In “Quiet on Set,” Justice Isn’t So Simple

In “Quiet on Set,” Justice Isn’t So Simple 1

Dan Schneider accepts the lifetime achievement award at the 2014 Kids’ Choice Awards in Los Angeles.Matt Sayles/Invision/AP

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As a kid, I spent countless hours watching The Amanda Show, a sketch comedy series starring Amanda Bynes that aired on Nickelodeon from 1999 to 2002. The show was created by Dan Schneider, who went on to helm many of the channel’s most beloved series, including Drake and Josh and iCarly. In addition to providing plenty of laughs, it was a rare example of a children’s show that took the comedic talents of its young star seriously. But after watching the new docuseries Quiet on Set, I know my fond memories of watching The Amanda Show will never be the same. 

The four-part docuseries aired on Max and Investigation Discovery earlier this month, and a surprise fifth episode is in the works for next week. The show explores the dark side of Dan Schneider’s tenure at Nickelodeon, painting him as a temperamental, manipulative boss with a disturbing habit of inserting sexual innuendos into scenes with child actors. Details of Schneider’s conduct began to leak out in 2018, when Schneider left Nickelodeon amid allegations of abusive behavior. The New York Times reported in 2021 that an internal investigation had found Schneider was verbally abusive to staff, while a 2022 Business Insider investigation highlighted his controlling demeanor and sexism in the writers room. 

On set, Schneider’s crew included two now-convicted sex offenders. In 2004, Jason Handy, a production assistant, was sentenced to six years in prison after pleading no contest to performing lewd acts on a child, distributing sexually explicit material, and child exploitation. The same year, dialogue coach Brian Peck pleaded no contest to two charges related child sexual abuse against an anonymous child actor and was sentenced to 16 months in prison. Quiet on Set’s biggest bombshell is that Peck’s victim was Drake Bell, a star of Drake & Josh and a regular on The Amanda Show.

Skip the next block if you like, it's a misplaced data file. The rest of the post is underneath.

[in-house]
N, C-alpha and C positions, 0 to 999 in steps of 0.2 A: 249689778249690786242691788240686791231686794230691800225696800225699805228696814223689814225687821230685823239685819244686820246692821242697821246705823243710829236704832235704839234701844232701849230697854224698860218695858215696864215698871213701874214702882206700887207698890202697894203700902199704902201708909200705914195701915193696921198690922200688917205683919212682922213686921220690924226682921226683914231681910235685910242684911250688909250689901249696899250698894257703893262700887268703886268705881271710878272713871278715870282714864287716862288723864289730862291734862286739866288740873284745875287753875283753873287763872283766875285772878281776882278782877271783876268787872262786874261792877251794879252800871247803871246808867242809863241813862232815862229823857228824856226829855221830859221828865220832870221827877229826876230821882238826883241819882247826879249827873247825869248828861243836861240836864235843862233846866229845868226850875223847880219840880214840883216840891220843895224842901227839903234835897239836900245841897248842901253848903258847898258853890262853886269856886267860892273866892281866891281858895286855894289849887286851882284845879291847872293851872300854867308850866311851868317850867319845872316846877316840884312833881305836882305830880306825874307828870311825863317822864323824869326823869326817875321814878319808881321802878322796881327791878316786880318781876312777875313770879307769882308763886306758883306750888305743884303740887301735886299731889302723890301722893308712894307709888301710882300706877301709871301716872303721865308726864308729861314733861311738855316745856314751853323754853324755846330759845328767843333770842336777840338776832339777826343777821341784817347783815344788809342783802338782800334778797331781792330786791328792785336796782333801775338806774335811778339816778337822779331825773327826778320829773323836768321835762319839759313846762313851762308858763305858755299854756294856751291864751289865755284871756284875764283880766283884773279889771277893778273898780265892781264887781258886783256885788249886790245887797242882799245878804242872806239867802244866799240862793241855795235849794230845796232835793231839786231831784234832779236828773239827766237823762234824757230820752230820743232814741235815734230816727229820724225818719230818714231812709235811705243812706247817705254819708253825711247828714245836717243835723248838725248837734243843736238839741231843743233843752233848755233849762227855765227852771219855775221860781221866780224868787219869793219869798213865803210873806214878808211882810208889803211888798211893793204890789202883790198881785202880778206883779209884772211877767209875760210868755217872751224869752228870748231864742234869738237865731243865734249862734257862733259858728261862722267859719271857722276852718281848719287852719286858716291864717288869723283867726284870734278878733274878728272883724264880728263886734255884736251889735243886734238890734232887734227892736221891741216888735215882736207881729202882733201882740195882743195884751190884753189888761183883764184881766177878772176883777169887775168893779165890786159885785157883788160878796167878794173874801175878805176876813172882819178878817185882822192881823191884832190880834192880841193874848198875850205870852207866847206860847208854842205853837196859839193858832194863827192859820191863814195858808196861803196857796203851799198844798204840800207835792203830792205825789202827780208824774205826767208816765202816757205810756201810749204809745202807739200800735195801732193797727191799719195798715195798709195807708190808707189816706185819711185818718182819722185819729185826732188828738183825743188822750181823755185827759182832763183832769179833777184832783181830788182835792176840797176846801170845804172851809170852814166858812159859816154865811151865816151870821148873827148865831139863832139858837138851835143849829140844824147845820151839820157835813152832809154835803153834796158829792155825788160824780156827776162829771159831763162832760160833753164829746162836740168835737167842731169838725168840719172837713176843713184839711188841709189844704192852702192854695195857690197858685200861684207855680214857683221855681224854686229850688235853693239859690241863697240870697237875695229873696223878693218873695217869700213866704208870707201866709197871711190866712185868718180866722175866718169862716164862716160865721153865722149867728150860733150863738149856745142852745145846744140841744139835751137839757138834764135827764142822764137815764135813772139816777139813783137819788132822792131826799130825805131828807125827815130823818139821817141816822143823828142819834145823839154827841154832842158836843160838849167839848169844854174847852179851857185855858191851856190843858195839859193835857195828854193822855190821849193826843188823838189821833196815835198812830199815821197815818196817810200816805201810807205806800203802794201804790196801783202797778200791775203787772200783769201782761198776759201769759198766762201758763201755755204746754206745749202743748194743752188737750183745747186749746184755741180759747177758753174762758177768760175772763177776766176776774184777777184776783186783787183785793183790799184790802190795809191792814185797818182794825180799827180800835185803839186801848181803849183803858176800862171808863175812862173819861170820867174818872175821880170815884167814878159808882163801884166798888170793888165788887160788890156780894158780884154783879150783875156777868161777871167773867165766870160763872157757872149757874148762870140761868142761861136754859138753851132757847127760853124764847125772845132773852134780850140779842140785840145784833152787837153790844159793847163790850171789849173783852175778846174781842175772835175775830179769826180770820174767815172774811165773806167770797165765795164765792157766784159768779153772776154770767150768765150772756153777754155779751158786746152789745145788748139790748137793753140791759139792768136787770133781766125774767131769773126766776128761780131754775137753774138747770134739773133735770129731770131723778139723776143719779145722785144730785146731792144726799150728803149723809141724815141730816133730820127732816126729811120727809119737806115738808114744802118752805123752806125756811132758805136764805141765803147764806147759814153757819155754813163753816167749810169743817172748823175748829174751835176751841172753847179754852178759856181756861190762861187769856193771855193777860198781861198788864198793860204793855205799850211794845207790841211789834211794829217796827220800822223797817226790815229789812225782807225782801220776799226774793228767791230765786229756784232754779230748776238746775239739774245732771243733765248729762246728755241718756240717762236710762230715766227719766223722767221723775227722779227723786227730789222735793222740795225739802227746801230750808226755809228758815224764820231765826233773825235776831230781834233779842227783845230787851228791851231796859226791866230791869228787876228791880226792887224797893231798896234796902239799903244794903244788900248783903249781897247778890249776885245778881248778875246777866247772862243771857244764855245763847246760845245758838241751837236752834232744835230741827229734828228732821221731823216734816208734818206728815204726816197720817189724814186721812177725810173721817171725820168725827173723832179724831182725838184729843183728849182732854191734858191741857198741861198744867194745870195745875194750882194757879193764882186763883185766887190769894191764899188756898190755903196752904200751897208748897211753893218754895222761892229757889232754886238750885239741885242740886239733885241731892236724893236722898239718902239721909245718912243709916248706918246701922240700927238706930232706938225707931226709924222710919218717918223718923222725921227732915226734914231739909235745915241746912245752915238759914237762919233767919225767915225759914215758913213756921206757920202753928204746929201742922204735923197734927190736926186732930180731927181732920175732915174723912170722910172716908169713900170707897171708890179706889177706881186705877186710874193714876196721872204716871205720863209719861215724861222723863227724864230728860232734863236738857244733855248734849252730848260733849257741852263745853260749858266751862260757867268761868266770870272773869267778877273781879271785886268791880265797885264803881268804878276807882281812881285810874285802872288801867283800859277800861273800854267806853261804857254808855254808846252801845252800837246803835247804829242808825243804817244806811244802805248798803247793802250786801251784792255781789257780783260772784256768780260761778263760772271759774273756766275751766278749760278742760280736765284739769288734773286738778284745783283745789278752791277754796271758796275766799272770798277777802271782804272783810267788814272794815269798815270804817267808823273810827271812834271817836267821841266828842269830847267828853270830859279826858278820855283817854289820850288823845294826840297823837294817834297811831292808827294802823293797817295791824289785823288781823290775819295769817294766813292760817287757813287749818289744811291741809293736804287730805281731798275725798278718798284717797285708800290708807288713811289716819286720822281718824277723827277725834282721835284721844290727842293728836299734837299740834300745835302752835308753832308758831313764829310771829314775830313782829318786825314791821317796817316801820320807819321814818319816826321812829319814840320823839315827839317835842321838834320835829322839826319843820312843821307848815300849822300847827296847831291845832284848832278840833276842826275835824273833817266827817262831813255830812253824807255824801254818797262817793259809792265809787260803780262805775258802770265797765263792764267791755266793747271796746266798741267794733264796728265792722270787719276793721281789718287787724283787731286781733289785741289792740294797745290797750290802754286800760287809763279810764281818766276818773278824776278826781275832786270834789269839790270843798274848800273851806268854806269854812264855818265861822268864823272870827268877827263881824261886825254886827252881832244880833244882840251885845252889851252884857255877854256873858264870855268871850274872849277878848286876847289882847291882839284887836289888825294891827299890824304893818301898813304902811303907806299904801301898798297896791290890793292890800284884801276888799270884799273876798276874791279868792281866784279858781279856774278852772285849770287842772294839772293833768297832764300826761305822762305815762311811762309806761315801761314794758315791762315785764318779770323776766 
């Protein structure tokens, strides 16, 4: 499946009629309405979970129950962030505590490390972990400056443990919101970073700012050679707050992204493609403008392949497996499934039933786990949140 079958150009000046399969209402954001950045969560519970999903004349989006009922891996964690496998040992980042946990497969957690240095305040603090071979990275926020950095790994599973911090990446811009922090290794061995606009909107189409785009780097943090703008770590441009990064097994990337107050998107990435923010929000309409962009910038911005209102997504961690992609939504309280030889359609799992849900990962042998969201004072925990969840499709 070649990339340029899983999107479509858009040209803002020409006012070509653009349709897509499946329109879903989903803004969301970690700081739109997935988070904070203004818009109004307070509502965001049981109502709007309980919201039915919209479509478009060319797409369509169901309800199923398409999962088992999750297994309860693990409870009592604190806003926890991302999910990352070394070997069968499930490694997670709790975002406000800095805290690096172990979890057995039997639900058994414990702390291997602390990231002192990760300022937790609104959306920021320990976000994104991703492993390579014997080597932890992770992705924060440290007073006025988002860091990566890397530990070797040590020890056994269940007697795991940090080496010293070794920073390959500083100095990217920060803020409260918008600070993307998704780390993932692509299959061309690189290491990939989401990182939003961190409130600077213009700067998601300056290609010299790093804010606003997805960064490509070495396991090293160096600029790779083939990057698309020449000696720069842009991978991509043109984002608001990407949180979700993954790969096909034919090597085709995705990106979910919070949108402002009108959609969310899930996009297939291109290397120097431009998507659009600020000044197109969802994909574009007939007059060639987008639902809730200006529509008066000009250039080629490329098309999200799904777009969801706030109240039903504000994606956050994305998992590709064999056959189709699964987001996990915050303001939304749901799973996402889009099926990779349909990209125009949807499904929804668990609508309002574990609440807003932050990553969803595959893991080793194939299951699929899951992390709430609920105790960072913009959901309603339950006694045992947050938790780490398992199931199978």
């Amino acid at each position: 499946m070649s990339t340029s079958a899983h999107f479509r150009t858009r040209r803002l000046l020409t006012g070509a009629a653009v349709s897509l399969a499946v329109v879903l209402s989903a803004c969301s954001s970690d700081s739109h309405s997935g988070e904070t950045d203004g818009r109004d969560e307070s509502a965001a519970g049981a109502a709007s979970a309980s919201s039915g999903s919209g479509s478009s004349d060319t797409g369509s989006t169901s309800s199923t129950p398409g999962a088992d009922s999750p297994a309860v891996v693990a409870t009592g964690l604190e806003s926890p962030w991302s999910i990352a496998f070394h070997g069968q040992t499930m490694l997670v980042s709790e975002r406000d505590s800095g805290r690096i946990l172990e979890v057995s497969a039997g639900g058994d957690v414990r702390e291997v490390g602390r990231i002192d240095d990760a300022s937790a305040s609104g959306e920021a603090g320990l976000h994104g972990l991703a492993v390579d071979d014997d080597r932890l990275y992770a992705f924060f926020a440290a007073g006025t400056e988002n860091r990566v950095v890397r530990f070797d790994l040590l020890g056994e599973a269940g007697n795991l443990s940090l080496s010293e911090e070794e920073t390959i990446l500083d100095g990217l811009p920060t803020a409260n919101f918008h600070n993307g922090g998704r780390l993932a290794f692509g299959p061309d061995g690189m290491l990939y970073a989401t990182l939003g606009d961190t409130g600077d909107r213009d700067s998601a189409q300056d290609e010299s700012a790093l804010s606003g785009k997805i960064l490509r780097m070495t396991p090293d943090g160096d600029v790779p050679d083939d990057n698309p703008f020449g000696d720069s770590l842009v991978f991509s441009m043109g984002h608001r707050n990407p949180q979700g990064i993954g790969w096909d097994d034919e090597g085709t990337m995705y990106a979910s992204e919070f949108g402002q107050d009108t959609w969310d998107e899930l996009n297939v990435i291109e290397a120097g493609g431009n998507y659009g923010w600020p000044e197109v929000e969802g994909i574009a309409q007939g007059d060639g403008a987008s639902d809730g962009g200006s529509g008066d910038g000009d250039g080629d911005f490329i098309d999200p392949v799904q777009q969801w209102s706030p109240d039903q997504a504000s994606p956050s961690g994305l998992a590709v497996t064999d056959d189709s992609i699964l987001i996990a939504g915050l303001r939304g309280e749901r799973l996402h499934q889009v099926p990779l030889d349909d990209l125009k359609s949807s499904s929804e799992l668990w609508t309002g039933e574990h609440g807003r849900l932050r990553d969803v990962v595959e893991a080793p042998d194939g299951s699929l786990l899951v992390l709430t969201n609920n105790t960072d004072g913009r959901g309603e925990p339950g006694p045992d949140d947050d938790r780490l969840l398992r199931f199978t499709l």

The documentary chronicles the Schneider years at Nickelodeon through interviews with former cast and crew members, journalists who reported on the scandal, and the parents of child actors. It also resurfaces moments of inappropriate humor from Schneider’s shows that seem alarming in retrospect: In one scene, a 16-year-old Ariana Grande, a cast member on Schneider’s Victorious, attempts to “juice” a potato while moaning suggestively. 

The fourth episode, originally slated to be the last in the series, ends with Bell sharing how the abuse impacted him emotionally. In the last shots, we see Bell and his dad walking off the documentary set, then the camera cuts to a sunset. As the credits rolled, I felt a mix of anger and hopelessness. While the filmmakers had done a skillful job of laying out the allegations against Schneider, the show also left many questions unanswered. Schneider declined to be interviewed for the documentary, though it included a written statement from him, saying his content went through many levels of approval before it aired. (Nickelodeon provided a statement to the documentary saying it “investigates all formal complaints as part of our commitment to foster a safe and professional workplace.”) After the documentary, Schneider offered a lackluster mea culpa in a softball interview with a former iCarly cast member, where he muddled his apology with asides that his behavior was caused by “inexperience” and letting pressures get to him.